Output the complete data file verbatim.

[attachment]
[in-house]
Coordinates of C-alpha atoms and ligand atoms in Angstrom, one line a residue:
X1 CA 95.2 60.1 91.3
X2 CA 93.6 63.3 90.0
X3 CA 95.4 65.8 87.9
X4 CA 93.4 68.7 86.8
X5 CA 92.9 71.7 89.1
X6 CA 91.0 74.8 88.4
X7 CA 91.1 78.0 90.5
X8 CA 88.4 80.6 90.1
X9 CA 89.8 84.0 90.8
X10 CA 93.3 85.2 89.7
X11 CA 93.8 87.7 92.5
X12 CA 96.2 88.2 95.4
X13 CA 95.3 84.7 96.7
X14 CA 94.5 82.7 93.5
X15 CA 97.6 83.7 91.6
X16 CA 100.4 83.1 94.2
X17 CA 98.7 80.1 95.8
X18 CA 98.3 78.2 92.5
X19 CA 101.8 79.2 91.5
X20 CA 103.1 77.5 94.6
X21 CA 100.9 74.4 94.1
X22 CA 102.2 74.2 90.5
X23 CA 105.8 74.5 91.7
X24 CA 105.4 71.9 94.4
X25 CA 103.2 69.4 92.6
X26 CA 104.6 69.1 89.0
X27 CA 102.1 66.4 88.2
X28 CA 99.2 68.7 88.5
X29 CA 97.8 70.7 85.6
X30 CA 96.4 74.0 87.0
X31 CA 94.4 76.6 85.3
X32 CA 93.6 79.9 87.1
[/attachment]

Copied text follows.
[in-house]
Coordinates of C-alpha atoms and ligand atoms in Angstrom, one line a residue:
X1 CA 95.2 60.1 91.3
X2 CA 93.6 63.3 90.0
X3 CA 95.4 65.8 87.9
X4 CA 93.4 68.7 86.8
X5 CA 92.9 71.7 89.1
X6 CA 91.0 74.8 88.4
X7 CA 91.1 78.0 90.5
X8 CA 88.4 80.6 90.1
X9 CA 89.8 84.0 90.8
X10 CA 93.3 85.2 89.7
X11 CA 93.8 87.7 92.5
X12 CA 96.2 88.2 95.4
X13 CA 95.3 84.7 96.7
X14 CA 94.5 82.7 93.5
X15 CA 97.6 83.7 91.6
X16 CA 100.4 83.1 94.2
X17 CA 98.7 80.1 95.8
X18 CA 98.3 78.2 92.5
X19 CA 101.8 79.2 91.5
X20 CA 103.1 77.5 94.6
X21 CA 100.9 74.4 94.1
X22 CA 102.2 74.2 90.5
X23 CA 105.8 74.5 91.7
X24 CA 105.4 71.9 94.4
X25 CA 103.2 69.4 92.6
X26 CA 104.6 69.1 89.0
X27 CA 102.1 66.4 88.2
X28 CA 99.2 68.7 88.5
X29 CA 97.8 70.7 85.6
X30 CA 96.4 74.0 87.0
X31 CA 94.4 76.6 85.3
X32 CA 93.6 79.9 87.1